PURPOSE OF REVIEW: The aim of this article is to review the current status of optimal revascularization strategies in patients presenting with multivessel coronary artery disease. RECENT FINDINGS: Coronary artery bypass surgery is the gold standard for patients with multivessel disease. Recent developments in the interventional field, like drug-eluting stents, which significantly reduced restenosis and the need for repeat revascularizations, have cut back one of the largest limitations of percutaneous coronary intervention. SUMMARY: There is currently little evidence to believe that in a general population, opting for either coronary artery bypass surgery or percutaneous coronary intervention would imply a better long-term survival. Coronary artery bypass surgery is still associated with higher rates of complete revascularization and a higher durability than percutaneous coronary intervention, resulting in lower rates of repeat revascularization. The current evidence, however, is based on sub-optimal inconclusive data from single center or multicenter registries. Until the results of several dedicated ongoing randomized trials are presented, the choice for a revascularization strategy should be made not only on the basis of feasibility but also by taking into account each patient's co-morbidities and risk factors. Careful monitoring of glycemic control and lipid concentrations and an optimal pharmacological treatment are at least as important in achieving an optimal outcome.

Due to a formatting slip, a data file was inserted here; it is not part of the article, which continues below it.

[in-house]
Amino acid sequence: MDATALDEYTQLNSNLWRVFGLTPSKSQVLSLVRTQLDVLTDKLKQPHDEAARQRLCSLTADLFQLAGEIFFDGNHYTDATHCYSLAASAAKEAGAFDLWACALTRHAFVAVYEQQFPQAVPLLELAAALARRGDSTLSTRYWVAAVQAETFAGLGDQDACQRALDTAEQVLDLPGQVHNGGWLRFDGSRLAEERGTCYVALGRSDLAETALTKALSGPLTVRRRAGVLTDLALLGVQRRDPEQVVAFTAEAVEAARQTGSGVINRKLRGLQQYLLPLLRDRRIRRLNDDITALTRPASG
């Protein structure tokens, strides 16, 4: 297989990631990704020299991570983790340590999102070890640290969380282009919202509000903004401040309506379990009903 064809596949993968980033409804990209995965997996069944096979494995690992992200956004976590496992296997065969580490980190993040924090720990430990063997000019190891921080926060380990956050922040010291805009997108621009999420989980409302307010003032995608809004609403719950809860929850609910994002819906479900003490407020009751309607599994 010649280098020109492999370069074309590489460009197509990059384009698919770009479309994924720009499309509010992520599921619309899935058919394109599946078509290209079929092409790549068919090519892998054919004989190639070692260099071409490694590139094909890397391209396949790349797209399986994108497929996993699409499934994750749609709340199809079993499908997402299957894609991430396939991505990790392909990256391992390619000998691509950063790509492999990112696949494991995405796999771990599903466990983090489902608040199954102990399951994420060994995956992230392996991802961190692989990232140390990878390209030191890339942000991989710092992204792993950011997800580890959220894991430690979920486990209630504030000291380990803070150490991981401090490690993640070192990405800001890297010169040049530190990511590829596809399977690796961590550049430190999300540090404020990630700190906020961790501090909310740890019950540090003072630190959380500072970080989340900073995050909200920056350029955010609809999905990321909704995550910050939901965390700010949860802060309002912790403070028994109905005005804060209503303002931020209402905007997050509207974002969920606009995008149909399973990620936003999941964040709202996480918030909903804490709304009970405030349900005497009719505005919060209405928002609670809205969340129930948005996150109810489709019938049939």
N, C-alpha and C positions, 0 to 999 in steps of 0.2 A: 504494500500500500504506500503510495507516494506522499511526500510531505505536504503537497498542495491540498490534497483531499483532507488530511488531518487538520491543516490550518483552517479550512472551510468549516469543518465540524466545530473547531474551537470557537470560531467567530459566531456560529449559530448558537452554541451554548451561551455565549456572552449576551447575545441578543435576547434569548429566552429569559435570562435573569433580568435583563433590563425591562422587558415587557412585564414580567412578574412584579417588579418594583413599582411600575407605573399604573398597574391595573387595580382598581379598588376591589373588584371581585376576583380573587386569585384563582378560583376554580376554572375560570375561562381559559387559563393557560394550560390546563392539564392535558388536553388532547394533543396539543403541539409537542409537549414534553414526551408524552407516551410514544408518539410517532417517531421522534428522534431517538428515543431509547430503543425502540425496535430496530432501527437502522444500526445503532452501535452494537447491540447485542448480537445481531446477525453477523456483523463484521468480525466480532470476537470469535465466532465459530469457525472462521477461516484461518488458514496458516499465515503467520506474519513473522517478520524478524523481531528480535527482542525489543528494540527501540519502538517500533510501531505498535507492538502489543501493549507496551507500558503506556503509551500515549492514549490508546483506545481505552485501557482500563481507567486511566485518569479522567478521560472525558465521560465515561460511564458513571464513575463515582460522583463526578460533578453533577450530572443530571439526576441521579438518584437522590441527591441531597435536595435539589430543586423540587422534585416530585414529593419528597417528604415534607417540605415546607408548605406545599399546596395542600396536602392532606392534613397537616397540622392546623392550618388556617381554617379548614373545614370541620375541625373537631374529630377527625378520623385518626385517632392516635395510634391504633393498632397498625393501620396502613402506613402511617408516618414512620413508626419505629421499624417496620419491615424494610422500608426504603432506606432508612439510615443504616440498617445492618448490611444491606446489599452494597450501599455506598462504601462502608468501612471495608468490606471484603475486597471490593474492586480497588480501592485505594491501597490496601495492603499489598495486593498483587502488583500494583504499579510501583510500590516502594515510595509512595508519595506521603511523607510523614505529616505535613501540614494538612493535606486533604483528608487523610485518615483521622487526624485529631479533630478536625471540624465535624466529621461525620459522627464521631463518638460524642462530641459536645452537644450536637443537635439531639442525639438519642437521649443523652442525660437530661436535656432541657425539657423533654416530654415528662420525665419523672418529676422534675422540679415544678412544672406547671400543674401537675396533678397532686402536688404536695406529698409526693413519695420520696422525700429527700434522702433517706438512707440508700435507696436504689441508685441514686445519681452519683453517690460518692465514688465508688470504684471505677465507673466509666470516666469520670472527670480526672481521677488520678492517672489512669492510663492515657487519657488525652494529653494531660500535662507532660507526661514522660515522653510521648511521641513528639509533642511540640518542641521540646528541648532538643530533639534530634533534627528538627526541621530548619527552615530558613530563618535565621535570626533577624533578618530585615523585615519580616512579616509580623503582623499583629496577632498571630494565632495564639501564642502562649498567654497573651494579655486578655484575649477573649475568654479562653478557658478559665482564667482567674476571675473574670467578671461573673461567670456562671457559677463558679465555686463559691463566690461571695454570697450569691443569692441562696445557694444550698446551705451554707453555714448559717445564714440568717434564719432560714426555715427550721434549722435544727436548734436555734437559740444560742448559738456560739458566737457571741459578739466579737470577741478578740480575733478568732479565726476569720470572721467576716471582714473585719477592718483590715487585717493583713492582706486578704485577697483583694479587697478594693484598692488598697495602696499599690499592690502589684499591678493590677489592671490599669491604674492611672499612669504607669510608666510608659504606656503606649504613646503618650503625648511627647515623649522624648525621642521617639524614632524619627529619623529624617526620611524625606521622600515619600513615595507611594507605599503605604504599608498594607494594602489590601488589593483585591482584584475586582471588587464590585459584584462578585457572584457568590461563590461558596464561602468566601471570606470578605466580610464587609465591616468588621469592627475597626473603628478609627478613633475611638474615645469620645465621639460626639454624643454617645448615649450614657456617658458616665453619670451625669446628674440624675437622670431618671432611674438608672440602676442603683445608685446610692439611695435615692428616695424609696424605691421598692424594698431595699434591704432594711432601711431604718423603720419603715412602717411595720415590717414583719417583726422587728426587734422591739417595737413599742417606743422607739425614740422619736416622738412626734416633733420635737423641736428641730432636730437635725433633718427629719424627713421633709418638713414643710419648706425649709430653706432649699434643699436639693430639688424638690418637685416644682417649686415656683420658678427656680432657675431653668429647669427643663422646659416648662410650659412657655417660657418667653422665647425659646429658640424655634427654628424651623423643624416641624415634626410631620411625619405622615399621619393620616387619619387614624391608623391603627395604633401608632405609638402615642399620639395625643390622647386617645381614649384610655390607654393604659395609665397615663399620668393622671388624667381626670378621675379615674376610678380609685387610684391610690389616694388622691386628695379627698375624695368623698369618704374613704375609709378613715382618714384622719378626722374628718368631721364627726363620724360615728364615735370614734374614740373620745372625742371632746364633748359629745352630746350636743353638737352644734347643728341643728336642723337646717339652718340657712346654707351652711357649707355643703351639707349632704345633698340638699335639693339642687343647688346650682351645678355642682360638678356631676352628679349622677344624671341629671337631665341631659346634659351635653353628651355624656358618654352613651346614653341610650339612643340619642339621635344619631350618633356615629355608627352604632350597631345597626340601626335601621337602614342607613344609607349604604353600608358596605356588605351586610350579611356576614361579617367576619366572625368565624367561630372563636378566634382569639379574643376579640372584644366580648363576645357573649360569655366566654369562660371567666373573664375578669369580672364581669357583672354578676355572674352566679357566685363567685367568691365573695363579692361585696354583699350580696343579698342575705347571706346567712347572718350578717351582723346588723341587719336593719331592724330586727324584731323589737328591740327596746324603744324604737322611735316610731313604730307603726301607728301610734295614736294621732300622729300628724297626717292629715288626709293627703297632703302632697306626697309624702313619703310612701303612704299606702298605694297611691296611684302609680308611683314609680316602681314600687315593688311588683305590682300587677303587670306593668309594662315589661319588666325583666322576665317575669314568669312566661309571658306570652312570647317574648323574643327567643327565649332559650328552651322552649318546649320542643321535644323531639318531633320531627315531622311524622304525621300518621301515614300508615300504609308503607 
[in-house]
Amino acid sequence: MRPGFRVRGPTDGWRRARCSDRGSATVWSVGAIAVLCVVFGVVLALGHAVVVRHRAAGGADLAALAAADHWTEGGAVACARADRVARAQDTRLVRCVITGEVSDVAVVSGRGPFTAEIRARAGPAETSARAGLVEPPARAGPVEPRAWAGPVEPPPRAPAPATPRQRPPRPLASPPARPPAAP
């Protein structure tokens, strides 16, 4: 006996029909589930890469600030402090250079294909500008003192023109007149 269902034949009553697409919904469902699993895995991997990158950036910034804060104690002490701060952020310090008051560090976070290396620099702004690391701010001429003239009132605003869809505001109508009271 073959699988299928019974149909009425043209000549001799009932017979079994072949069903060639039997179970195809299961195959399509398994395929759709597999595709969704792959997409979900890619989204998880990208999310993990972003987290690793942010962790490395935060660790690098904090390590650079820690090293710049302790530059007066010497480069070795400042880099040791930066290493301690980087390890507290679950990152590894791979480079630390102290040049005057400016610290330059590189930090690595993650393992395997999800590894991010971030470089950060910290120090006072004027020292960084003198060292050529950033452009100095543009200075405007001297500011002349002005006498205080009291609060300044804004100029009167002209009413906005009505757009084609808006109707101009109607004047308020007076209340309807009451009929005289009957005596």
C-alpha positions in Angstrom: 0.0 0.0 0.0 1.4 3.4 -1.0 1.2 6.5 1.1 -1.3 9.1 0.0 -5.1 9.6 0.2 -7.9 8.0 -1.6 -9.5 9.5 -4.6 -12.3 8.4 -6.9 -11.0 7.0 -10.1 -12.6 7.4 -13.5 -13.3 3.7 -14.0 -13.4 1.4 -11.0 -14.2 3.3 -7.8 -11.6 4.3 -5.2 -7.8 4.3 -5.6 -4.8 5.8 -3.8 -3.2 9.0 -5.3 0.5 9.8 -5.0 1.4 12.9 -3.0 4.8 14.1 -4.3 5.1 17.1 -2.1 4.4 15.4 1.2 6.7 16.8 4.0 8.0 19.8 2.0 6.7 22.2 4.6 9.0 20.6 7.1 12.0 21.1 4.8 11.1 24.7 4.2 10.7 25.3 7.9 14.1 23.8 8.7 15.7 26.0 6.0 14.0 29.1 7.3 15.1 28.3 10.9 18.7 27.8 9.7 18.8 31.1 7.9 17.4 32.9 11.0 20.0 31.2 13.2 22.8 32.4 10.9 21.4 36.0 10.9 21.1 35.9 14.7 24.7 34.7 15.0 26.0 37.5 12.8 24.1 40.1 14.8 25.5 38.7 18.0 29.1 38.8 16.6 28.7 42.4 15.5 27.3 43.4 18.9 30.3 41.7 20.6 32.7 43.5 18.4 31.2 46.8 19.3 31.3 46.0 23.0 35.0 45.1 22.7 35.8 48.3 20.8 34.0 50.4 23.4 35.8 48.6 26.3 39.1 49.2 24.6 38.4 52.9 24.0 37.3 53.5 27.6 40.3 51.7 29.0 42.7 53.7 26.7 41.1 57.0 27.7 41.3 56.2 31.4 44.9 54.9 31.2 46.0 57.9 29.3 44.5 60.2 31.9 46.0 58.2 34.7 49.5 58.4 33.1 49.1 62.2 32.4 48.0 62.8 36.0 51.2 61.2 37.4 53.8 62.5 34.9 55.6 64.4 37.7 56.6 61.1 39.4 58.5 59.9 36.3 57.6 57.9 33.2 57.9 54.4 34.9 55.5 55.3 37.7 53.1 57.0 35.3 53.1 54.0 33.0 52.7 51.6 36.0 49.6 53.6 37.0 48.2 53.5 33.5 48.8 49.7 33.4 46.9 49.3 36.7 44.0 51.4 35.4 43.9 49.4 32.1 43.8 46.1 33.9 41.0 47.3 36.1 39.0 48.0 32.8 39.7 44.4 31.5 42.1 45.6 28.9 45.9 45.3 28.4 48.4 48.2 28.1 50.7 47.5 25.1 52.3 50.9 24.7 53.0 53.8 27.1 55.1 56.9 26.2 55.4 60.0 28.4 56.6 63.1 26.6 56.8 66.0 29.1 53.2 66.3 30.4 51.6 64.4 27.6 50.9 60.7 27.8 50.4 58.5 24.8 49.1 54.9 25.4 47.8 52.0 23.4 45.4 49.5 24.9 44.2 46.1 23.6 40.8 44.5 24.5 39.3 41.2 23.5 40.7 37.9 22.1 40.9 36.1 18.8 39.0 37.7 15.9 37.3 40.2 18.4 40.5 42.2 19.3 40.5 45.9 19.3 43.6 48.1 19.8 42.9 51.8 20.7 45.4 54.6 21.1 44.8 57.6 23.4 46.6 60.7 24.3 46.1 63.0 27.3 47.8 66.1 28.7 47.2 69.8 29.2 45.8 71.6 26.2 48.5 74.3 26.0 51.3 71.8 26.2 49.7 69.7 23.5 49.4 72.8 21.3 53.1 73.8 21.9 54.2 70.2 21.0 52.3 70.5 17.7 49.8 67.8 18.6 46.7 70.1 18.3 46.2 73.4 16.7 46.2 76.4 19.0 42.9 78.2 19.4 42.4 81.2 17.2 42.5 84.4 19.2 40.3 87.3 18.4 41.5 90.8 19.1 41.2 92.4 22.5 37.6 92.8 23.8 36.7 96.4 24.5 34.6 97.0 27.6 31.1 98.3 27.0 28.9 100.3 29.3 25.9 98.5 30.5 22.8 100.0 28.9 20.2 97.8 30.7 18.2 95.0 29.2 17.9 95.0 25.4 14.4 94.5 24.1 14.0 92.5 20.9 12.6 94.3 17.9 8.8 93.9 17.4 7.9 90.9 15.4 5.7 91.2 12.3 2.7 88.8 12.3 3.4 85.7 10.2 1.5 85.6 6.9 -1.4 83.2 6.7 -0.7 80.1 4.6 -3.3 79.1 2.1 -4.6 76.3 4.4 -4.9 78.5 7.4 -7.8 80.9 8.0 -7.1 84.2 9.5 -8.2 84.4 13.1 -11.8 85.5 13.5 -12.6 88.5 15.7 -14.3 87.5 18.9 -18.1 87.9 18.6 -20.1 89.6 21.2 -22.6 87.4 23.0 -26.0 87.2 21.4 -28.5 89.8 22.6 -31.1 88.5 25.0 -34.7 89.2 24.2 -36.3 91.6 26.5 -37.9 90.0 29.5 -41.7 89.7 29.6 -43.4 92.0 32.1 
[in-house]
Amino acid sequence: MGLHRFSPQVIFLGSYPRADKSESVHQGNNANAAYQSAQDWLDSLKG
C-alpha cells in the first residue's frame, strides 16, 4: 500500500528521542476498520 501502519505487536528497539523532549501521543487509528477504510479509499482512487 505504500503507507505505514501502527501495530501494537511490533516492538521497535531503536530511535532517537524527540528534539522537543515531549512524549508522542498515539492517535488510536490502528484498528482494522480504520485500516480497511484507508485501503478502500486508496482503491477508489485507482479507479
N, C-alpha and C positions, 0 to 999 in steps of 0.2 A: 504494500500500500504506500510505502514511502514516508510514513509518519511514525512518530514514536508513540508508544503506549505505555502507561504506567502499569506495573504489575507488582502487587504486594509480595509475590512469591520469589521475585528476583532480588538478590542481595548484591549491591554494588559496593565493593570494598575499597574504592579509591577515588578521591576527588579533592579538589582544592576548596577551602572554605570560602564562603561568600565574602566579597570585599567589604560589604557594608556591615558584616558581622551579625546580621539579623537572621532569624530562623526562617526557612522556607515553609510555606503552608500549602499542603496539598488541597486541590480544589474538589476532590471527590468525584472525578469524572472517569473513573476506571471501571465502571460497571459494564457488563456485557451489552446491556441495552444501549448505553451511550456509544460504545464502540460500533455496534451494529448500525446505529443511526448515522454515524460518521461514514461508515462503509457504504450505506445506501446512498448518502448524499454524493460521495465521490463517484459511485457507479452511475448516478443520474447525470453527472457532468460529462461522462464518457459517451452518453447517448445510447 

Complete revascularization, Coronary artery bypass surgery, Coronary artery disease, Multivessel disease, Percutaneous coronary intervention
dx.doi.org/10.1097/01.hco.0000245738.40088.70, hdl.handle.net/1765/64115
Current Opinion in Cardiology
Department of Cardiology

Daemen, J, & Serruys, P.W.J.C. (2006). Optimal revascularization strategies for multivessel coronary artery disease. Current Opinion in Cardiology (Vol. 21, pp. 595–601). doi:10.1097/01.hco.0000245738.40088.70